Continuities (dur. 2' 23") - off-air continuity links from the story's original BBC1 transmission.

Model World (dur. 2' 40") - an excerpt from 'The Model World of Robert Symes' looks at the model work for this story, with designer Mat Irvine.

Blue Peter (dur. 6' 03") - the famous children's show looks back at the history of Doctor Who on the show's fifteen anniversary.

Nationwide (dur. 8' 49") - the BBC1 news magazine programme looks back on 15 years of Doctor Who with a surreal interview from Tom Baker, with Mary Tamm and Carole Ann Ford.

Photo Gallery (dur. 8' 00") - design, production and publicity stills for the story.


Story Four: The Androids of Tara

• 4 x 25 mins approx colour episodes with mono audio.

Commentary with Tom Baker, Mary Tamm and director Michael Hayes.

The Humans of Tara (dur. 21' 12") - a look back at the making of this story, featuring interviews with actors Paul Lavers, Mary Tamm and Neville Jason, writer David Fisher, script editor Anthony Read and director Michael Hayes. Produced by Ed Stradling and edited by Steve Broster.

Now & Then - The Androids of Tara (dur. 10' 17") - the latest in our irregular series, Doctor Who historian Richard Bignell's featurette compares and contrasts present day locations as they are now with how they appeared in the story. Narrated by Paul Lavers.

Double Trouble (dur. 11' 02") - a brief history of 'doubles' in other Doctor Who stories. With contributions from DWM assistant editor Tom Spilsbury, Doctor Who Adventures editor Moray Laing and art editor Paul Lang.

Photo Gallery (dur. 7' 44") - design, production and publicity stills for the story.


Story Five: The Power of Kroll

• 4 x 25 mins approx colour episodes with mono audio.

Commentary with Tom Baker and John Leeson.

In Studio (dur. 11' 25") - a fascinating glimpse inside the studio during recording of the story, recovered from timecoded monochrome production recordings.

Variations (dur. 6' 24") - a BBC local news programme visits the story's location during filming.

There's Something About Mary (dur. 9' 47") - Mary Tamm looks back at her single-season starring role as the Doctor's companion. Produced by Richard Molesworth, edited by Steve Broster.

Philip Madoc - A Villain for All Seasons (dur. 9' 40") - actor Philip Madoc looks back on his numerous roles as a Doctor Who villain down the years, including his appearance in the 1966 feature film 'Daleks Invasion Earth 2150AD'. Narrated by Jonathan Rigby. Produced by Phoenix Media.

Continuities (dur. 2' 48") - off-air continuity links from the story's original BBC1 transmission.

Photo Gallery (dur. 4' 52") - design, production and publicity stills for the story.


Story Six: The Armageddon Factor (Two discs)

DISC 1

• 6 x 25 mins approx colour episodes with mono audio.

Commentary 1 with Mary Tamm, John Woodvine and director Michael Hayes.

Commentary 2 with Tom Baker, Mary Tamm and John Leeson.

1979 Doctor Who Annual in Adobe PDF format for viewing on PC or Mac.


DISC 2

Defining Shadows (dur. 15' 38") - cast and crew look back at the making of this story, with interviews from writers Bob Baker and Dave Martin, director Michael Hayes, script editor Anthony Read, designer Richard McManan-Smith, with actors Mary Tamm, Lalla Ward, David Harries and Barry Jackson . Produced by Ed Stradling, edited by Steve Bagley.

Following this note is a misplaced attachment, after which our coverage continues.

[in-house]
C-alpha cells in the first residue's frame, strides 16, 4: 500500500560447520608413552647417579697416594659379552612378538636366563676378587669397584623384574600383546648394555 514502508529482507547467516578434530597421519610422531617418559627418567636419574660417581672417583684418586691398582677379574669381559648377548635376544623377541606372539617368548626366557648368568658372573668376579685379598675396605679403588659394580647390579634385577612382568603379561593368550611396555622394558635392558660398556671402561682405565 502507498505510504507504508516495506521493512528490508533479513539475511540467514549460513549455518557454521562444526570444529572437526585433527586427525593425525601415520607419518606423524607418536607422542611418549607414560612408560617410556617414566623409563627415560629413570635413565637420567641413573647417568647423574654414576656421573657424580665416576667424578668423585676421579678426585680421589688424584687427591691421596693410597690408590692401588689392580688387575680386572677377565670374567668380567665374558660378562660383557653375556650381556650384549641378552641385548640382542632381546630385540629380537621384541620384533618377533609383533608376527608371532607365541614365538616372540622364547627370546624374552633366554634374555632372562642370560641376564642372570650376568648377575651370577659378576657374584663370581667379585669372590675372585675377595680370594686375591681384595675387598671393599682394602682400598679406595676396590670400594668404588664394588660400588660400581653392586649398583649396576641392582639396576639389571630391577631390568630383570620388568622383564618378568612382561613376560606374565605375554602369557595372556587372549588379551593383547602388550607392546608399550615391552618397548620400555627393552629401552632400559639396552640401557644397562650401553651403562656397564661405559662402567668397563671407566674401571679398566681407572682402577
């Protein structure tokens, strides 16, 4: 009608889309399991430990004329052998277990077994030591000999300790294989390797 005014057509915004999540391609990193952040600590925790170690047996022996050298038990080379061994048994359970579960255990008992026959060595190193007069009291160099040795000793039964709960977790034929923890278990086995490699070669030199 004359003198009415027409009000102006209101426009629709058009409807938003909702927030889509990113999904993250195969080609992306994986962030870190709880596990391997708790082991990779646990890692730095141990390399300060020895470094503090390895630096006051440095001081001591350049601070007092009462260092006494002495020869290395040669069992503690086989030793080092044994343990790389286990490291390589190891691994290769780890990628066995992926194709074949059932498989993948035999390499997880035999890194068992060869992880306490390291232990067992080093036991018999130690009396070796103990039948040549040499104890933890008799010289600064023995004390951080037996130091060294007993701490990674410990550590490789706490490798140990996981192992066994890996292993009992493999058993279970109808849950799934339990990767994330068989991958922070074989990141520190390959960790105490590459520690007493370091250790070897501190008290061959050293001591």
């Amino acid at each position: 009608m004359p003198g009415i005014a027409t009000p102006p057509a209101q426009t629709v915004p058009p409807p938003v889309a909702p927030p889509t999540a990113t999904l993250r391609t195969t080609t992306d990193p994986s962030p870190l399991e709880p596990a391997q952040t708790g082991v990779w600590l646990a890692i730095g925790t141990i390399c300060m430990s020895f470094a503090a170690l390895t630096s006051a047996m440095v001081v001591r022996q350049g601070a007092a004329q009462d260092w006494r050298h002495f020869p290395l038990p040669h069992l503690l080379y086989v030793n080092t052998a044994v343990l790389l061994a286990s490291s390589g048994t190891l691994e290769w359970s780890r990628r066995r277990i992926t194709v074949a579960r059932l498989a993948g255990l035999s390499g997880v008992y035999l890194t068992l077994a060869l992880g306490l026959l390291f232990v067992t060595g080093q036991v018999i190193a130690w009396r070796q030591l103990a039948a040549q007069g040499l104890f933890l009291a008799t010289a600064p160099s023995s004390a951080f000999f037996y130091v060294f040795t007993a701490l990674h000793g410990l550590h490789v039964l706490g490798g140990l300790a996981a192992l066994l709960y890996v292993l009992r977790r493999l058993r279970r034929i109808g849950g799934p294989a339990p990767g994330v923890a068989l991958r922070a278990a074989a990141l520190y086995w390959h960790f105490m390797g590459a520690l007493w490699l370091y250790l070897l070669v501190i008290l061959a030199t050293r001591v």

Alternative / Extended Scene (dur. 2' 49") - taken from a timecoded monochrome studio recording.

Directing Who (dur. 8' 25") - Michael Hayes looks back on his directing career on Doctor Who in this short featurette produced by Ed Stradling.

Rogue Time Lords (dur. 13' 10") - a potted history of other errant Time Lords. Featuring actor Nicholas Courtney, script editor Terrance Dicks, writers Pip and Jane Baker, DWM assistant editor Tom Spilsbury, Doctor Who Adventures editor Moray Laing and art editor Paul Lang. Produced by Phoenix Media.

Pebble Mill at One (dur. 8' 21") - Tom Baker interviewed on the long-running lunchtime magazine show in 1978.

Radiophonic Feature (dur. 4' 26") - a Pebble Mill at One interview by Tony Francis, with Dick Mills and Brian Hodgson looking at Radiophonic music and effects in Doctor Who.

The New Sound of Music (dur. 0' 59") - sound effects supremo Dick Mills talks about creating a Doctor Who sound effects in this extract from the BBC documentary.

Merry Christmas, Doctor Who (dur. 1' 11") - a special Christmas sketch, recorded on the set of 'The Armageddon Factor' for the BBC Christmas Tape that year.

Continuities (dur. 2' 54") - off-air continuity links from the story's original BBC1 transmission.

Photo Gallery (dur. 4' 45") - design, production and publicity stills for the story.

Late Night Story - Tom Baker reads five spine-chilling stories from this 1978 series:
        The Photograph by Nigel Kneale (dur. 14' 29")
        The Emissary by Ray Bradbury (dur. 13' 41")
        Nursery Tea by Mary Danby (dur. 14' 16")
        The End of the Party by Graham Greene (dur. 14' 58")
        Sredni Vashtar by Saki (dur. 12' 50") - this episode was never transmitted.

Easter Egg

All stories also feature • Coming Soon - trail for forthcoming DVD release • Radio Times Listings in Adobe PDF format for viewing on PC or Mac. • Programme subtitles and Subtitle Production Notes.


 

Copyright Steve Roberts, Mark Ayres,  24 July 2007. No reproduction allowed without written permission.